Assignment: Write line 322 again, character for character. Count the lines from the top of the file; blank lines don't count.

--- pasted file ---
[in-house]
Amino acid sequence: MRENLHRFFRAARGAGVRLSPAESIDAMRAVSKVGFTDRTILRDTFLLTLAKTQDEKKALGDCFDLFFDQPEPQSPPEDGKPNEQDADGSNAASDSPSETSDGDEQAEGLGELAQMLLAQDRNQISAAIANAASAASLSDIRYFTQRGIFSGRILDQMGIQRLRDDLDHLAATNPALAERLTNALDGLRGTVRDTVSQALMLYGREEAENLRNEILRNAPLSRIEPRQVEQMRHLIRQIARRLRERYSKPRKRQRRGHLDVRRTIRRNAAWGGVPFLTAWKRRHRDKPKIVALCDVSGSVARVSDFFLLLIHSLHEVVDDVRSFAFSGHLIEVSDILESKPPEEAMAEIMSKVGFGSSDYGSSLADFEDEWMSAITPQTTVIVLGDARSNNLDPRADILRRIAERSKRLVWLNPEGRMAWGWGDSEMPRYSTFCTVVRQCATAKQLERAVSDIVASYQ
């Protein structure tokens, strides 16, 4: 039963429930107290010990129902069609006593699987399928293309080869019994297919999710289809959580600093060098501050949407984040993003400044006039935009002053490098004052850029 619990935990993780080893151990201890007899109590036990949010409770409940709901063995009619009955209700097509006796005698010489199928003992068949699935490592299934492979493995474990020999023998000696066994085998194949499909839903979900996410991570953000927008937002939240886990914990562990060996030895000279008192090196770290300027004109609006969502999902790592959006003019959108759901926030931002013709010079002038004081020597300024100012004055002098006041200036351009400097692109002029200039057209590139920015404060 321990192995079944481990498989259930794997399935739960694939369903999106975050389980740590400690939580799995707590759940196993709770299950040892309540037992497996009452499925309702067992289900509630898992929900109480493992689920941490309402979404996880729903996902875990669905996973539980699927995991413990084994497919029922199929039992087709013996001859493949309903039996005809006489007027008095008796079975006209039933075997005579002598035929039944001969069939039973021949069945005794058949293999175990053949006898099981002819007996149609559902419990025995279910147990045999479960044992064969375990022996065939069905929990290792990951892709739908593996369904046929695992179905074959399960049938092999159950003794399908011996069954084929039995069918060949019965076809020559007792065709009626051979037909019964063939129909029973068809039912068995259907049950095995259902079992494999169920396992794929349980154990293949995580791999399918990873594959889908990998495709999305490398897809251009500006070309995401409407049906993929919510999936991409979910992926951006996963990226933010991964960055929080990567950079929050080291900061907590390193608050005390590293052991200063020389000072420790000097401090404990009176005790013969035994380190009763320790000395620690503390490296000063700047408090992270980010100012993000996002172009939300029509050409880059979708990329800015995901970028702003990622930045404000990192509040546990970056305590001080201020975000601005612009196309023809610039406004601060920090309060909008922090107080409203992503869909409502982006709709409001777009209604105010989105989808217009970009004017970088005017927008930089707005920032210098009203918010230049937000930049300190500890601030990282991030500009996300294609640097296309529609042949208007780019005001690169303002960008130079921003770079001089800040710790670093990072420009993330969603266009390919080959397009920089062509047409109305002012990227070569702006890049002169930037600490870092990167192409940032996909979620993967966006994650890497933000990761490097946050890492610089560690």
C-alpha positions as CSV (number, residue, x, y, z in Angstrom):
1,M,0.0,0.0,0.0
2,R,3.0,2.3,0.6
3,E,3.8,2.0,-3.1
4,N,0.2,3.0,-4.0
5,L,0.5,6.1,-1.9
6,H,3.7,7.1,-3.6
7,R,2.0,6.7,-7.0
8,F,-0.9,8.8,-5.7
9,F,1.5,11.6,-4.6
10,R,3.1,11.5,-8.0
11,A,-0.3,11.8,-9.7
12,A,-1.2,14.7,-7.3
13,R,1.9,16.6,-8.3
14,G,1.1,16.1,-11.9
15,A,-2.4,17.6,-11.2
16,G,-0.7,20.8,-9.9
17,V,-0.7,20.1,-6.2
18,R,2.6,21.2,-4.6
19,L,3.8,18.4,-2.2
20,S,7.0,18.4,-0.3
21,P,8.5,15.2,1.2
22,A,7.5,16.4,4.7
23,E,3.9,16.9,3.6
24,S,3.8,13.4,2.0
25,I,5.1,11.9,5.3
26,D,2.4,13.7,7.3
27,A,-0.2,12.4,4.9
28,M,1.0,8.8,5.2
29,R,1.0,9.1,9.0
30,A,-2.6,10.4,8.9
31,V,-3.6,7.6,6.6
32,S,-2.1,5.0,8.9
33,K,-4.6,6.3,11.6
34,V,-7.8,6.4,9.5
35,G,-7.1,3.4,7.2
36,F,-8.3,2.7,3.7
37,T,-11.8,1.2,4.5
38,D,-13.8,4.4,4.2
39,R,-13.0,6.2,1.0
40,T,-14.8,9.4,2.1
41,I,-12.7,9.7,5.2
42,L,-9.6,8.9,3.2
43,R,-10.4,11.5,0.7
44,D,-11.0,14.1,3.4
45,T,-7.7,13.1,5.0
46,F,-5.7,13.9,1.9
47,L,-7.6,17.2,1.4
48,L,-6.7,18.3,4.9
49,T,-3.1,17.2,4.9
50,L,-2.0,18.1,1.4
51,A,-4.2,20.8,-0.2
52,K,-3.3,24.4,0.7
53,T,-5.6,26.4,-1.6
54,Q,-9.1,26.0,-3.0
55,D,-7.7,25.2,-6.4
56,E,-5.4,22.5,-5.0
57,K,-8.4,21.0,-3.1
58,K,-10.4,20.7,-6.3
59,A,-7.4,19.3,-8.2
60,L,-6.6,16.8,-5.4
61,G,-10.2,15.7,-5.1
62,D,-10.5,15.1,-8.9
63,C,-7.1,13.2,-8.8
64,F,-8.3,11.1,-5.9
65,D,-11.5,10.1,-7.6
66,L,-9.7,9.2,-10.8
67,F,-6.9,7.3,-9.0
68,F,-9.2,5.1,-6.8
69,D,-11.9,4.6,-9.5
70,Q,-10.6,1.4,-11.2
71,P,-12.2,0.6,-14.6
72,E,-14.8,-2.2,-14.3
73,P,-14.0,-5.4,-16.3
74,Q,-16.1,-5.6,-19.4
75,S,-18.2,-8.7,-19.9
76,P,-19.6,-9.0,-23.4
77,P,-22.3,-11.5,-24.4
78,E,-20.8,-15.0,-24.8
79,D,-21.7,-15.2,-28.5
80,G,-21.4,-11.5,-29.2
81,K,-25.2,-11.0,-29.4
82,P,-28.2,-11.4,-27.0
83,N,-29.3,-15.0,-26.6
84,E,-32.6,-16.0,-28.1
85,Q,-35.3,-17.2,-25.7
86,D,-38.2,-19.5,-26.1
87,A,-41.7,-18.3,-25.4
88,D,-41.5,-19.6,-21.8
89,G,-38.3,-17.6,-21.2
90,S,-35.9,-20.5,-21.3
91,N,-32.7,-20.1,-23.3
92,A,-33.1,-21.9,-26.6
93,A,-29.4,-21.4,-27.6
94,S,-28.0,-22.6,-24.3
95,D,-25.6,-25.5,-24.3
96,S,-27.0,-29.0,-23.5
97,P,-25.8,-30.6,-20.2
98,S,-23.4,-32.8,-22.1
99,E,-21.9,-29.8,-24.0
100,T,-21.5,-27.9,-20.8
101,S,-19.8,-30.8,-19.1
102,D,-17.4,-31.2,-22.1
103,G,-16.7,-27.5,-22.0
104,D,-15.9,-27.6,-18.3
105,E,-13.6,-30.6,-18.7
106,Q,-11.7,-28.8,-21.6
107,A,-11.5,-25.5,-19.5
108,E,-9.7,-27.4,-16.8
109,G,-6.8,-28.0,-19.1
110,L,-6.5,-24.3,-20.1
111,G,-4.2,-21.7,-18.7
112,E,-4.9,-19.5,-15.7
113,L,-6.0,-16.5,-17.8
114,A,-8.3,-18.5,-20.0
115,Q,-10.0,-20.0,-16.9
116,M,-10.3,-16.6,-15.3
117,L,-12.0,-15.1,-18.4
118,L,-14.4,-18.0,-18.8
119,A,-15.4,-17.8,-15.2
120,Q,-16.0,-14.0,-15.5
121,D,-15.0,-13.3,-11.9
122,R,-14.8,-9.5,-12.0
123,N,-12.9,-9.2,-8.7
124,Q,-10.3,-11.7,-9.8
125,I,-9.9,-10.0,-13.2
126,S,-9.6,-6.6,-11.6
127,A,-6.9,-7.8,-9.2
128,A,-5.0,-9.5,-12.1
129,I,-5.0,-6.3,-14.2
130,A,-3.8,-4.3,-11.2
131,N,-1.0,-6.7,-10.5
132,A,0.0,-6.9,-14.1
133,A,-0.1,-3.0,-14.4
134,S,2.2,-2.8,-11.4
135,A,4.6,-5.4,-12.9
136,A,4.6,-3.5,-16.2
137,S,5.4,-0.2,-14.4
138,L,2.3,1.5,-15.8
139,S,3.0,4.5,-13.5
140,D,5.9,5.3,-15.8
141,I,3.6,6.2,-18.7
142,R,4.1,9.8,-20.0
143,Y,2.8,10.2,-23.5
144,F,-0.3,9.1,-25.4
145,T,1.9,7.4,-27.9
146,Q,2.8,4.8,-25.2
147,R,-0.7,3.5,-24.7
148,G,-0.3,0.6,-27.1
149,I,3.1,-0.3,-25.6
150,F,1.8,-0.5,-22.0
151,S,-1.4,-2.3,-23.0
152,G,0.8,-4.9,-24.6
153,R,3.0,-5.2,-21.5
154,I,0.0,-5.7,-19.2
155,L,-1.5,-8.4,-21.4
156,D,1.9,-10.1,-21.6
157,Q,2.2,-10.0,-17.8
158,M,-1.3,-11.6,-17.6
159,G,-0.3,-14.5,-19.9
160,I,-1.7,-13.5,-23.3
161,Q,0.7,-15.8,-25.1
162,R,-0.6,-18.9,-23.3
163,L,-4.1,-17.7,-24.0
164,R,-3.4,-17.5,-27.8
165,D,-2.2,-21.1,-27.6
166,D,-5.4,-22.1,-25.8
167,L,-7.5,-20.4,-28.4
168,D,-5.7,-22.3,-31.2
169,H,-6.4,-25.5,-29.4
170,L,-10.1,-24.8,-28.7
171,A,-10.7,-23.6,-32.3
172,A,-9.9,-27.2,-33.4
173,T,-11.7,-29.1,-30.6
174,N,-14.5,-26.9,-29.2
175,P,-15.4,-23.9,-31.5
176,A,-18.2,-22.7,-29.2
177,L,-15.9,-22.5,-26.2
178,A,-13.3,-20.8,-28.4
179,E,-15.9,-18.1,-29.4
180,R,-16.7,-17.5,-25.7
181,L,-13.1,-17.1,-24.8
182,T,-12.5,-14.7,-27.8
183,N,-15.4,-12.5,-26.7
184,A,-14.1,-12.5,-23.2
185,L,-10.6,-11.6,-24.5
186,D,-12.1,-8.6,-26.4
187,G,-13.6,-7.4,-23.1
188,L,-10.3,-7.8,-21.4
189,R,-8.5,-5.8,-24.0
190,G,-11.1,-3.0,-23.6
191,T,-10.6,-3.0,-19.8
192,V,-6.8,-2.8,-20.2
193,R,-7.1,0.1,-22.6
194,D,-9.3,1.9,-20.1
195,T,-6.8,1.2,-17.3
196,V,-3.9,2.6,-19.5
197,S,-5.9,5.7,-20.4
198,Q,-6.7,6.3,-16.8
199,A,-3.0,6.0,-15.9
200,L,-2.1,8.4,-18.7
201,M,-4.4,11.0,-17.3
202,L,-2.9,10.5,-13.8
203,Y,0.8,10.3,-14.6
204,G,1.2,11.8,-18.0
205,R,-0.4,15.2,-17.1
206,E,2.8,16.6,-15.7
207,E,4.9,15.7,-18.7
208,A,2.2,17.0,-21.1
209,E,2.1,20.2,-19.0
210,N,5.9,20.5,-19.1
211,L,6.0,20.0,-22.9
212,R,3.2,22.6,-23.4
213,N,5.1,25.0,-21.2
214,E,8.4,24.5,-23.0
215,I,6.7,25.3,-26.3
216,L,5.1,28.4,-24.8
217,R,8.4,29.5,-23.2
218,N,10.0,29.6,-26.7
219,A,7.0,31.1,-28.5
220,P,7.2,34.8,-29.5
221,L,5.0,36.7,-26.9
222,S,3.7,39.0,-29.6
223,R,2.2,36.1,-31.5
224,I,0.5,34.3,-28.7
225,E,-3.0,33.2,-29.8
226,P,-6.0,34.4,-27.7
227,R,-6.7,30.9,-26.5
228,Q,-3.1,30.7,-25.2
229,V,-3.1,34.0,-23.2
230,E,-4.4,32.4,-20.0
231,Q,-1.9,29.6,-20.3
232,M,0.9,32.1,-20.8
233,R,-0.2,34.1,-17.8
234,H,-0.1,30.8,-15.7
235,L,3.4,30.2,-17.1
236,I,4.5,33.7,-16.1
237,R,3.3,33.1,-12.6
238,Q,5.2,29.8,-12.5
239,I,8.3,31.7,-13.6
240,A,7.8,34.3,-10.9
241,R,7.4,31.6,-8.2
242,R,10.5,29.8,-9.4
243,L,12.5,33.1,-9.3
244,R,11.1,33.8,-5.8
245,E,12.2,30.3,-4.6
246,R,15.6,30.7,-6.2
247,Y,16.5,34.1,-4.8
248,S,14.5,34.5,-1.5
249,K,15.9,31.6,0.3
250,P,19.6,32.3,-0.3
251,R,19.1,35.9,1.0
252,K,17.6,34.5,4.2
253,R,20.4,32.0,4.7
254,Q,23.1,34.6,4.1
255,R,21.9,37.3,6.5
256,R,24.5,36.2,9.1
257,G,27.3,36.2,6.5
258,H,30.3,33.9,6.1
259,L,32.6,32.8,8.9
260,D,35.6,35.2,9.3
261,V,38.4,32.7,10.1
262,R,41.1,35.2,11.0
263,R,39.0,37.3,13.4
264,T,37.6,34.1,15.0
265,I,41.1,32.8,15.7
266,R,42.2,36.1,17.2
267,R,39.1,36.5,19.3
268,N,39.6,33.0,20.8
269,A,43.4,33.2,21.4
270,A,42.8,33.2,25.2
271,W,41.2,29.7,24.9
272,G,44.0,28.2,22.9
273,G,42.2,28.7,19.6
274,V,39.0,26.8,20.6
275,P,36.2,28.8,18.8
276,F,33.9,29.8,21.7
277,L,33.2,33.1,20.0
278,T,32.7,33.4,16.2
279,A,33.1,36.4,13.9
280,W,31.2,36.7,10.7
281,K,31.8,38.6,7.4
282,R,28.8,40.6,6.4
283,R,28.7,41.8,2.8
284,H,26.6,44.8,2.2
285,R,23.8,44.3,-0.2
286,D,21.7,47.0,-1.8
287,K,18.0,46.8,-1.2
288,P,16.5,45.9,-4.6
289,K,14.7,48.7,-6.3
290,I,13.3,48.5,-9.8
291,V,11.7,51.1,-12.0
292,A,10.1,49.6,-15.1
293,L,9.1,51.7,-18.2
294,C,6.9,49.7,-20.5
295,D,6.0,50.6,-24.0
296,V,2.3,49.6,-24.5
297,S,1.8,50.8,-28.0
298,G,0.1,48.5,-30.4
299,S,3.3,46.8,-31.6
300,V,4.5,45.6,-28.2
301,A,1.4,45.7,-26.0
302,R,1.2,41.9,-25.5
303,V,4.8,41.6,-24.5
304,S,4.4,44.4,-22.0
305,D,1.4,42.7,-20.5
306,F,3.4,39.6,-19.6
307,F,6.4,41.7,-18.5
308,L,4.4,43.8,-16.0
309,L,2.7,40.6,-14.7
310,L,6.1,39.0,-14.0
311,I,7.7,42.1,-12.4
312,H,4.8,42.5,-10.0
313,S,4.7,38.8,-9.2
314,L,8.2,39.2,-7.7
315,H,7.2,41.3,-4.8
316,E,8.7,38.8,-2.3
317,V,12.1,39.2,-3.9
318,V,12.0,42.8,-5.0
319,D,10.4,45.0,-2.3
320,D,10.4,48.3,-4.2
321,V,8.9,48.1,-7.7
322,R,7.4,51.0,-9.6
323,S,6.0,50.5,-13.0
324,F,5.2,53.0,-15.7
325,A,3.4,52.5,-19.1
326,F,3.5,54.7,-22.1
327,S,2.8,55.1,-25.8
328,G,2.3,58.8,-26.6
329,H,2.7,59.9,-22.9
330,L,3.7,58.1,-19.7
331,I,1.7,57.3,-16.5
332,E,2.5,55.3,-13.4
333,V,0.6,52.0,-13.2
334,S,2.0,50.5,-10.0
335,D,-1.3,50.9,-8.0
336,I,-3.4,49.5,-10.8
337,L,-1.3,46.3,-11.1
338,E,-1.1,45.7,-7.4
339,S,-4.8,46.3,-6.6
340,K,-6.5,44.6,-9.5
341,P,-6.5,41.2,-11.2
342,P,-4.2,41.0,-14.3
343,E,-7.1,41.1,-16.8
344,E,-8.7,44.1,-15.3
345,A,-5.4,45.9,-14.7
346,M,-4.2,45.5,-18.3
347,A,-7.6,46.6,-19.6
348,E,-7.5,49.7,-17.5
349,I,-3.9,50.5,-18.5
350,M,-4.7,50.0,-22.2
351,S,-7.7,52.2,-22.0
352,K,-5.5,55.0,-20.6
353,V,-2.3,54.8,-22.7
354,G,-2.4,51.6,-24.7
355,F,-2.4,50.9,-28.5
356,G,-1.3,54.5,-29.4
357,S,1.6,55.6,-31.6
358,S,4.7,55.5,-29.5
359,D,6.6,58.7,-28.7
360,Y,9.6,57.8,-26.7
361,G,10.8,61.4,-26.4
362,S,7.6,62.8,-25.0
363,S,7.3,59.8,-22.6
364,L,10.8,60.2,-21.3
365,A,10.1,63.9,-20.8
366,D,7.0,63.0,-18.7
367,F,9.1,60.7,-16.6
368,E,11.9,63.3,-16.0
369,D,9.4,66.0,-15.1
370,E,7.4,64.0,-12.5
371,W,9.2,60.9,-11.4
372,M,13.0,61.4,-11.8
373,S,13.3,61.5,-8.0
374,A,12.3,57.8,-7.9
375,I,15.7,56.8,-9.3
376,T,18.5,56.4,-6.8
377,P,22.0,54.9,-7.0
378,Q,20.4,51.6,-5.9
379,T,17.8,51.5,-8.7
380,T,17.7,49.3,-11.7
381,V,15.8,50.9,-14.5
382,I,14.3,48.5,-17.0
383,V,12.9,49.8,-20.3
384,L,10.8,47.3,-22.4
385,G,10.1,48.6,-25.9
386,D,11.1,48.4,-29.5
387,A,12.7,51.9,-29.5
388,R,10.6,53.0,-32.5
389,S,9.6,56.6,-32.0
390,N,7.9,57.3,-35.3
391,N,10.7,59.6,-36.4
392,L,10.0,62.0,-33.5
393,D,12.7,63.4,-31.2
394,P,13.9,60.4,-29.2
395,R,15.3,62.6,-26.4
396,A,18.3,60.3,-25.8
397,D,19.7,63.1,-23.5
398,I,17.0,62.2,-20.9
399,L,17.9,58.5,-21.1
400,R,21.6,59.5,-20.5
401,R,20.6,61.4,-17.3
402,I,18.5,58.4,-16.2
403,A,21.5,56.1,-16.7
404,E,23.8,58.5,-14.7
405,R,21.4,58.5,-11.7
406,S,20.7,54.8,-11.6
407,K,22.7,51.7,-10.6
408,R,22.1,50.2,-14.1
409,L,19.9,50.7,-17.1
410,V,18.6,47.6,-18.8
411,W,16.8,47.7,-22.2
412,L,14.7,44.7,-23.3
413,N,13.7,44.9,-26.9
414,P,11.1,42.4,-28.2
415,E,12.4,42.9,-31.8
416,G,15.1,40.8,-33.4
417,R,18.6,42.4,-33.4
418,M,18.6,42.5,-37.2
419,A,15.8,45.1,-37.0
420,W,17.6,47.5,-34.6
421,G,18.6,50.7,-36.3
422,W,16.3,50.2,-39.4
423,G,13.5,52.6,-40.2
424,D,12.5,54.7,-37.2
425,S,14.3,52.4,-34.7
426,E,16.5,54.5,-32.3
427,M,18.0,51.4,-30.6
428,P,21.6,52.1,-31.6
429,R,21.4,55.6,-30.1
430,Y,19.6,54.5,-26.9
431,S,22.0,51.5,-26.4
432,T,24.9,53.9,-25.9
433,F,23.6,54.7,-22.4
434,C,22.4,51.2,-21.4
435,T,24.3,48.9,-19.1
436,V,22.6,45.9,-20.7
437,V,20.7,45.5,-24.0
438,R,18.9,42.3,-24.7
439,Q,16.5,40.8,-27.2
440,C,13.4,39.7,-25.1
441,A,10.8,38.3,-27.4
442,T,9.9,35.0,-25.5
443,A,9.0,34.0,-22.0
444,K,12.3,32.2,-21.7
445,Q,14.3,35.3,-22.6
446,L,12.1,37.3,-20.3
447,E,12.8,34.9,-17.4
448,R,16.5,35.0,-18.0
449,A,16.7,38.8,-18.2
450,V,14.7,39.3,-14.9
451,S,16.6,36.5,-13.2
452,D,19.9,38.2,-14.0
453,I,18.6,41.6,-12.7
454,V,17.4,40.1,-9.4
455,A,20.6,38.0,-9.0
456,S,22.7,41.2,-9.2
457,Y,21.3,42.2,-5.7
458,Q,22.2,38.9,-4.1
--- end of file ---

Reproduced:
318,V,12.0,42.8,-5.0